MCCLELLANVILLE, SC (WCSC) - Two water dispensing stations in McClellanville and the South Santee area could be opening soon after being shut down for months.
Mount Pleasant Waterworks general manager says they cut off the service because DHEC is requiring them to perform water testing on the stations every day as opposed to once a week, amounting to more costs.
Trey Lynn lives in McClellanville where most people use well water. He would often visit the dispensing stations for cleaner water.
It effects the cooking of course drinking water, it costs more money now buying all the bottled water, gallon waters," Lynn said.
Mount Pleasant Waterworks says it asked Charleston County to assist with the additional costs to operate the stations.
Charleston County officials say they are in the process of certifying one of its own employees to be able to perform the daily water tests.
"Not everybody out here got good well water," Lynn said. "Every time you went there there was always people standing in line filling up bottles constantly and it's just a bummer now."
Though not everyone living in the McClellanville and Santee area uses these dispensers, officials say it is a backup option for those who have wells that run dry or become contaminated.
"Clean water there's nothing better, brushing your teeth with it washing your face just little things like that go a long way," Lynn said.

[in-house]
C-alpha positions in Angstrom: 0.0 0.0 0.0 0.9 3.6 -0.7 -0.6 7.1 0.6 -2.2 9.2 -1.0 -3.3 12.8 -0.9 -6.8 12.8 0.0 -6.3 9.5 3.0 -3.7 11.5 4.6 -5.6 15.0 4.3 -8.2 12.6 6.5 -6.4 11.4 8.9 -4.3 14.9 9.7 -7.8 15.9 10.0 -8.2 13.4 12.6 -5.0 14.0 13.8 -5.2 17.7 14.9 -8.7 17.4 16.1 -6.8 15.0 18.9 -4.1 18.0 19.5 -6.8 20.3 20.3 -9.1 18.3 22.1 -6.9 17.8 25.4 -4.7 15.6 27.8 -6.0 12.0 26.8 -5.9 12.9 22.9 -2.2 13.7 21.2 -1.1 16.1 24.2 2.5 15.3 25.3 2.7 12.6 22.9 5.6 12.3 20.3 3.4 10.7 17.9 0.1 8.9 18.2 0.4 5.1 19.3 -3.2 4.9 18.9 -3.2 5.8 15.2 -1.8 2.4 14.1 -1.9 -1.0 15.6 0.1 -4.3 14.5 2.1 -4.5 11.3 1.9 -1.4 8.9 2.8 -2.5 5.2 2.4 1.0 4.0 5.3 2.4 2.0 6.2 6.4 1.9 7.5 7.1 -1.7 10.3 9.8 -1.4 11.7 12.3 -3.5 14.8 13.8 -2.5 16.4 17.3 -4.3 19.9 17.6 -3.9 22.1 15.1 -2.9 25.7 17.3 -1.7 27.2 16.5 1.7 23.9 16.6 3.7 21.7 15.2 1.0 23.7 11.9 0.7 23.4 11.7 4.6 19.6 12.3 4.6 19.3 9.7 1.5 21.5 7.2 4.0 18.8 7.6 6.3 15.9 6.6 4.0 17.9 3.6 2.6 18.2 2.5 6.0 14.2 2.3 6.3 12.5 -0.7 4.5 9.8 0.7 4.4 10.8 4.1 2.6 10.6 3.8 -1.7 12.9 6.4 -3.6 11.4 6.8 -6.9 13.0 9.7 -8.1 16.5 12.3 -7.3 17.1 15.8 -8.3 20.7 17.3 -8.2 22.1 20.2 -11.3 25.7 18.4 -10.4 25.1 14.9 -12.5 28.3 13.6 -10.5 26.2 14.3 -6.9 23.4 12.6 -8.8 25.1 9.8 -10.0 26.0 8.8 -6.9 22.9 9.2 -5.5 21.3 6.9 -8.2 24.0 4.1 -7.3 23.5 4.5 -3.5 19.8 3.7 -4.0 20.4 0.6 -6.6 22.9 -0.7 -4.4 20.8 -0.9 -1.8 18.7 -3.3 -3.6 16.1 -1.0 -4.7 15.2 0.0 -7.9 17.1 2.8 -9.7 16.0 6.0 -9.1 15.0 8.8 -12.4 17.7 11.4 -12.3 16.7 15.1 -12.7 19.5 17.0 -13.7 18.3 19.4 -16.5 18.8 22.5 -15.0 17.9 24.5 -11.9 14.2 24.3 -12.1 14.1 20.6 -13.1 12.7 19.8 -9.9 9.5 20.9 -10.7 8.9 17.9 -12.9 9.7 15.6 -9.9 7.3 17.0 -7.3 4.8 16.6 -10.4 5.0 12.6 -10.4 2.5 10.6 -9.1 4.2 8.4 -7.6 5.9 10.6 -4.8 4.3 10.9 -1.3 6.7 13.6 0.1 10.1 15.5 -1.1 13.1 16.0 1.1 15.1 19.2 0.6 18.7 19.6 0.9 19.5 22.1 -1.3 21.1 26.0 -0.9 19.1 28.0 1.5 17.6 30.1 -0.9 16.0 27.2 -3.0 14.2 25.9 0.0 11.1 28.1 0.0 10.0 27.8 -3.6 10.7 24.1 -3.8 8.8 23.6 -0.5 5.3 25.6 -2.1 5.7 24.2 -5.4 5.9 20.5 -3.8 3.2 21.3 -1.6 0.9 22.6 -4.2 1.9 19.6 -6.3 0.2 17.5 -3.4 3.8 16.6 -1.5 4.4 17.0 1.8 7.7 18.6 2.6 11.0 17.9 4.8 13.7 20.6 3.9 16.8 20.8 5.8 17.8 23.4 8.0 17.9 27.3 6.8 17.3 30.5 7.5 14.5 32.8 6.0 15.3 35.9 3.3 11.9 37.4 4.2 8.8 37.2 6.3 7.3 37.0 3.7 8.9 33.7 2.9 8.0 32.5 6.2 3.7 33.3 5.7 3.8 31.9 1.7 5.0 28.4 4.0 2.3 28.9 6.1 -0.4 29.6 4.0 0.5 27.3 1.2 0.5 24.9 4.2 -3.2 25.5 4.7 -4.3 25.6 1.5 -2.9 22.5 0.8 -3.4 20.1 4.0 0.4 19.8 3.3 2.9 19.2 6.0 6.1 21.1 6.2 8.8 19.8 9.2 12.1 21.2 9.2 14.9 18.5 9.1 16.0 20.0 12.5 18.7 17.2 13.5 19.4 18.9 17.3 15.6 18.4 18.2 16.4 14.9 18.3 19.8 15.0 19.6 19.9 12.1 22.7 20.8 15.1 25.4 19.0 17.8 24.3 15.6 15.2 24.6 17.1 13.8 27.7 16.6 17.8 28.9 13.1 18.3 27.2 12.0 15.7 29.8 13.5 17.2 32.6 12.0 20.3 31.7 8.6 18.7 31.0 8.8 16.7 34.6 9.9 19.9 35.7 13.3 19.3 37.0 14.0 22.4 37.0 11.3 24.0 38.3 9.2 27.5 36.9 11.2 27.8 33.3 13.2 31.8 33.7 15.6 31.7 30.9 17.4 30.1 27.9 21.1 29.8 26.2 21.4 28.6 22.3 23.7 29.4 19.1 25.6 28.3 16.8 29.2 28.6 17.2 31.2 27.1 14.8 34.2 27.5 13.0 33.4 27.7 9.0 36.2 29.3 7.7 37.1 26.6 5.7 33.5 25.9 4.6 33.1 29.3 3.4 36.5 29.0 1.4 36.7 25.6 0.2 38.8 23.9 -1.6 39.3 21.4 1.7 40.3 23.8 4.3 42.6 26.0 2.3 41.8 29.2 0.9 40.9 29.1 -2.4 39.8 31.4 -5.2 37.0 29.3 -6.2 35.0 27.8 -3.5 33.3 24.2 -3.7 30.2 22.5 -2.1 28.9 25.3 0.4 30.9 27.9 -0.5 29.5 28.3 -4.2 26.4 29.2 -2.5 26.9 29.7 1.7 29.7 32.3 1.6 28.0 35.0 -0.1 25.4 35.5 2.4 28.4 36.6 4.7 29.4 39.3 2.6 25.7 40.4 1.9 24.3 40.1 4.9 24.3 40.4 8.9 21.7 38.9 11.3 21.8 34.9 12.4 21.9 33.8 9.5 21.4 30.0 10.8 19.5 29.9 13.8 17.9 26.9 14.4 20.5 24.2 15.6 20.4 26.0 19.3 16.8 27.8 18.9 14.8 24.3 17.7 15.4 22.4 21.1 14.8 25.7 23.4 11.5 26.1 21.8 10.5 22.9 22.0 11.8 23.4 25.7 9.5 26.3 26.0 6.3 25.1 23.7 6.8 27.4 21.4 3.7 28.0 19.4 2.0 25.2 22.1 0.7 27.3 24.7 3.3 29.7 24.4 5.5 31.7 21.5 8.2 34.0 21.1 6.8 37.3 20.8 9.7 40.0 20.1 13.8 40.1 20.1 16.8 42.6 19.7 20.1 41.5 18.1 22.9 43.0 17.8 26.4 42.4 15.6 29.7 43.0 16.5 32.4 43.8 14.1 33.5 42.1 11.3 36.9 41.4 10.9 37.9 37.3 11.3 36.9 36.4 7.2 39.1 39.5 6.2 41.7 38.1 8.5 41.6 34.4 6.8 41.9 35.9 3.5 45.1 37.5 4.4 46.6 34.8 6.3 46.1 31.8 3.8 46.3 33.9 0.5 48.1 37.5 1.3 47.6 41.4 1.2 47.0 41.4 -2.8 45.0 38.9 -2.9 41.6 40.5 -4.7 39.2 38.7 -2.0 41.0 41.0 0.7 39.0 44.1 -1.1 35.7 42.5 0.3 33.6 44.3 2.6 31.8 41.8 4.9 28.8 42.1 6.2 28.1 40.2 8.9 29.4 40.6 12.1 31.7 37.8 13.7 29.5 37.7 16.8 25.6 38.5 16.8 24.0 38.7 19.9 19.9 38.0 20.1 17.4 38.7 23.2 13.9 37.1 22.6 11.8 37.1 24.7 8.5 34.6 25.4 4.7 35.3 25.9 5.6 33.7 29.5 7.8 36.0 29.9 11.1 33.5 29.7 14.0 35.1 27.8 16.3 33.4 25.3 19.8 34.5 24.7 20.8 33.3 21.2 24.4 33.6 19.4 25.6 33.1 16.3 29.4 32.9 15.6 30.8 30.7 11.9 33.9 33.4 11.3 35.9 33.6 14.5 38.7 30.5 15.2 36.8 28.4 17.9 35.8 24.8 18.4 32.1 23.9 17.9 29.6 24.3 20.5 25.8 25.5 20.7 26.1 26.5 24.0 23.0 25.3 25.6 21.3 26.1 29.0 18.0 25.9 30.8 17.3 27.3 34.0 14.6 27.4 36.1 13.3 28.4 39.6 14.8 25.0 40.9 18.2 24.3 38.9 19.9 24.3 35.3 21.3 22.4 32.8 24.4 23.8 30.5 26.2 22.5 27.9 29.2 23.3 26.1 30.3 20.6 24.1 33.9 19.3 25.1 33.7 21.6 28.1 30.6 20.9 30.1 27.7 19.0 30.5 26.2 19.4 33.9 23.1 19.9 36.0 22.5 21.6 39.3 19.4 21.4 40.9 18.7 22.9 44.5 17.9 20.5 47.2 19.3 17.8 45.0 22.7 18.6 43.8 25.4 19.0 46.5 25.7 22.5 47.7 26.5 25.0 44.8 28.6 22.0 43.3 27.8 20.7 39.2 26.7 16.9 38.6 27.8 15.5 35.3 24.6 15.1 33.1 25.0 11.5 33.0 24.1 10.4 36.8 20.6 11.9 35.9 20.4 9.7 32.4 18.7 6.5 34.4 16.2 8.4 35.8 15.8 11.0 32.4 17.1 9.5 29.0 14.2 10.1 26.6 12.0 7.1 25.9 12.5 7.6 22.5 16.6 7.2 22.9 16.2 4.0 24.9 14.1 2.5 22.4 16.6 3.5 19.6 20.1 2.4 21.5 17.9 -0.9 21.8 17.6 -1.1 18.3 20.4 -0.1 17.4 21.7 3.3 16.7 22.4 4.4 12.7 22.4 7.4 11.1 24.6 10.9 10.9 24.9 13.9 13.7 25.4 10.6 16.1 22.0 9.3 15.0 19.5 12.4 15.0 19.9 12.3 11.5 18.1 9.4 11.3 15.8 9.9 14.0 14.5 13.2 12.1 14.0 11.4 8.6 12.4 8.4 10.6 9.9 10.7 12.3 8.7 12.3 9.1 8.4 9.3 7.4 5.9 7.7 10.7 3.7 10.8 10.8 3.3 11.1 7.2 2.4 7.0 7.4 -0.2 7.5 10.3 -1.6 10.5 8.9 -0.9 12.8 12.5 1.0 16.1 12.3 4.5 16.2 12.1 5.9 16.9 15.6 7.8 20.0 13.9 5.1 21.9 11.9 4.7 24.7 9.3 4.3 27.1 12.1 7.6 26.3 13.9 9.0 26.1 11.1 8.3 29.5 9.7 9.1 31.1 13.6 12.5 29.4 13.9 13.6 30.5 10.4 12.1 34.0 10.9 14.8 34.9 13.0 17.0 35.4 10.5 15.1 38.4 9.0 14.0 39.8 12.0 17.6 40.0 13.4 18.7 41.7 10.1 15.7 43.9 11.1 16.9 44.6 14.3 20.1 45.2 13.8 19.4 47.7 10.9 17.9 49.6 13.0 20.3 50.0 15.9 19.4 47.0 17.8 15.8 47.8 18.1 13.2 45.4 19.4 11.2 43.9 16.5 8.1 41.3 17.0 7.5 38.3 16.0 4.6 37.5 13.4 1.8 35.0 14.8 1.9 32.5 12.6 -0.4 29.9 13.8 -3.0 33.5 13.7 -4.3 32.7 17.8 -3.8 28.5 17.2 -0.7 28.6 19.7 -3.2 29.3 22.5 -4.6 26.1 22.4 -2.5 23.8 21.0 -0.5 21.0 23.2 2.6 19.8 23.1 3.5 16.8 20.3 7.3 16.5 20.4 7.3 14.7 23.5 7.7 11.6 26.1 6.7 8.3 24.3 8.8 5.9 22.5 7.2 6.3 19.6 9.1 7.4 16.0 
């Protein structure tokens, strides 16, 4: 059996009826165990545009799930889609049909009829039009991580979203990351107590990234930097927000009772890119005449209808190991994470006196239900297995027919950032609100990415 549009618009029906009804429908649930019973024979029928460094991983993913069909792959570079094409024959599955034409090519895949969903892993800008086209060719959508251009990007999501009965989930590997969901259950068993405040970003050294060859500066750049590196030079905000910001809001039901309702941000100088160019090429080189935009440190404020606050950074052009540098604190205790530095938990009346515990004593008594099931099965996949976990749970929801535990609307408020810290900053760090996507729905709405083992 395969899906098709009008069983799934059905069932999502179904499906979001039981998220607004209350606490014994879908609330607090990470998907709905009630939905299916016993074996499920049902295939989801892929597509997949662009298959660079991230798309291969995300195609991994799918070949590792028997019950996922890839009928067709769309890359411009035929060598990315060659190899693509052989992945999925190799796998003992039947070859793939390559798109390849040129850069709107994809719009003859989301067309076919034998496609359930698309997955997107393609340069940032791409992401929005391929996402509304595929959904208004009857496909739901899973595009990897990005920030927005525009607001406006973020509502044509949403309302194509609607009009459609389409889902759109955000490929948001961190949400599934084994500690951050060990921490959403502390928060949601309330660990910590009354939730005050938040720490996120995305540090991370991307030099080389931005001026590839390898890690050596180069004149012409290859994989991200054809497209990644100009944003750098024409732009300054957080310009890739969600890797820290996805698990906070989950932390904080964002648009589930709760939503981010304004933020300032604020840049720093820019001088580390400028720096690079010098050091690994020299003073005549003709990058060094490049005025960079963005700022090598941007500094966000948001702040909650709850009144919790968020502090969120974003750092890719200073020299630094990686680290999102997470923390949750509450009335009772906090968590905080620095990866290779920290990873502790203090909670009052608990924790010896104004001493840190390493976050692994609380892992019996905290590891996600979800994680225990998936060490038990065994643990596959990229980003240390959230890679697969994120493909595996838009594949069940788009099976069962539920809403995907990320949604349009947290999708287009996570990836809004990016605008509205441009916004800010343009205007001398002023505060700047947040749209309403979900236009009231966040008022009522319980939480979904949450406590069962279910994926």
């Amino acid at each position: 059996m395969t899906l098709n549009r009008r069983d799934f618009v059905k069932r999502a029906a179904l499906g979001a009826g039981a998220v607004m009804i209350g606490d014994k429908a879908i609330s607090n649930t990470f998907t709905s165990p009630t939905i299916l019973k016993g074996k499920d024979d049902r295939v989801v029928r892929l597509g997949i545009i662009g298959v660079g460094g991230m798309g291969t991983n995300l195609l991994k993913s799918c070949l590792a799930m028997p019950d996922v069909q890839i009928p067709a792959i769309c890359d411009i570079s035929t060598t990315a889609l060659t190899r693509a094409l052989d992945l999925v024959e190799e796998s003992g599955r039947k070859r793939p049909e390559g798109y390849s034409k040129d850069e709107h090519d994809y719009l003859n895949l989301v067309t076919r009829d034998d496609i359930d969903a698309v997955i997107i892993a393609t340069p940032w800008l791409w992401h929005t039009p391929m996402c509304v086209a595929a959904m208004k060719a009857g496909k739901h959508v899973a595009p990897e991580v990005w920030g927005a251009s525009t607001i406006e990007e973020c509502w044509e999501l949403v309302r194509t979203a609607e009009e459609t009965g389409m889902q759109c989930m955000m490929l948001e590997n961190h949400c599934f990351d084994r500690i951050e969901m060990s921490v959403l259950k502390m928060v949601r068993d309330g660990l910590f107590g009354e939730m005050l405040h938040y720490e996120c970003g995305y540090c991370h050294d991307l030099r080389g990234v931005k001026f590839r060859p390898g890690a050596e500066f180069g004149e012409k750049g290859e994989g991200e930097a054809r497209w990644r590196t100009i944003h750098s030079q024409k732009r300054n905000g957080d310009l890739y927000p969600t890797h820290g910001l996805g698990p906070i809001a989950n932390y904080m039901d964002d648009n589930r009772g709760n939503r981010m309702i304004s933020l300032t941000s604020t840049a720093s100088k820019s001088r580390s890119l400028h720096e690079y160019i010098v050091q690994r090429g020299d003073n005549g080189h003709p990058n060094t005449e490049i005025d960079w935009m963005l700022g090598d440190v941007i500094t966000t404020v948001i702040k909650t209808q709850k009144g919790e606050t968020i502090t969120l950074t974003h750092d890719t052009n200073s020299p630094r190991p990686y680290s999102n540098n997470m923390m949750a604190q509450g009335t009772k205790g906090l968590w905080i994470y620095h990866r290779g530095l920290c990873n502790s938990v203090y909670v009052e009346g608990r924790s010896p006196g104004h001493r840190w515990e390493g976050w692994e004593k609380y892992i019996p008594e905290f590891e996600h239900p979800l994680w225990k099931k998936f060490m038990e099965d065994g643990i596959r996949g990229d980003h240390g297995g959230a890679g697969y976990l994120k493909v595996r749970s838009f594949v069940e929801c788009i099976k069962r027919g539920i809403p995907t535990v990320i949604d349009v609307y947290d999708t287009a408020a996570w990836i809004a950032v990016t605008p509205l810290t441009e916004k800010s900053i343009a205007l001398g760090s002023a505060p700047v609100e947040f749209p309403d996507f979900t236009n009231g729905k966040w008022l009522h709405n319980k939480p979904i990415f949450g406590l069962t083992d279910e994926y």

Charleston County will provide a water truck giving people in the area access to clean water starting Thursday, December 14, from 9 a.m. to 5 p.m. at Fire Station 4 located at 10009 Hwy 17 N. McClellanville. Once the certification of the Charleston County employee is complete normal operations of the water stations will resume.
Mount Pleasant Waterworks General Manager Clay Duffie issued a statement on the issue via Twitter.
"Today we've been receiving inquiries as to why the three dispensing stations in Northern Charleston County have been closed," Duffie said. "For the past 11 years, Mount Pleasant Waterworks has provided this service, free of charge to the citizens of northern Charleston County. Recently we were advised by DHEC that we would have to visit these stations every day as opposed to once per week. Obviously the additional time spent checking on these stations created an additional cost to Mount Pleasant waterworks far beyond cost effective cost benefit. Unfortunately, we have asked the county numerous times to assist us with this financial cost and make it more feasable for us to continue this service. Unfortunately, that has not come to pass. Furthermore, we offered to have our operators trained and provide them with assistance in getting certified so that they could perform these services since they are right there in the neighborhood eliminating us from having to travel every day to these stations. Unfortunately, that has not come to pass as well. So we were left with the tough decision to have to close these stations and, unfortunately, we have done so. The county may have continued to try and provide services through a trained operator but we will have to wait and see, it has just not been determined."ounty is currently putting one of its employees through the process for water testing certification, according to the fire district."
Once this certification is complete and the water stations are operating safely, the Awendaw-McClellanville fire department says it will alert citizens through its Facebook page.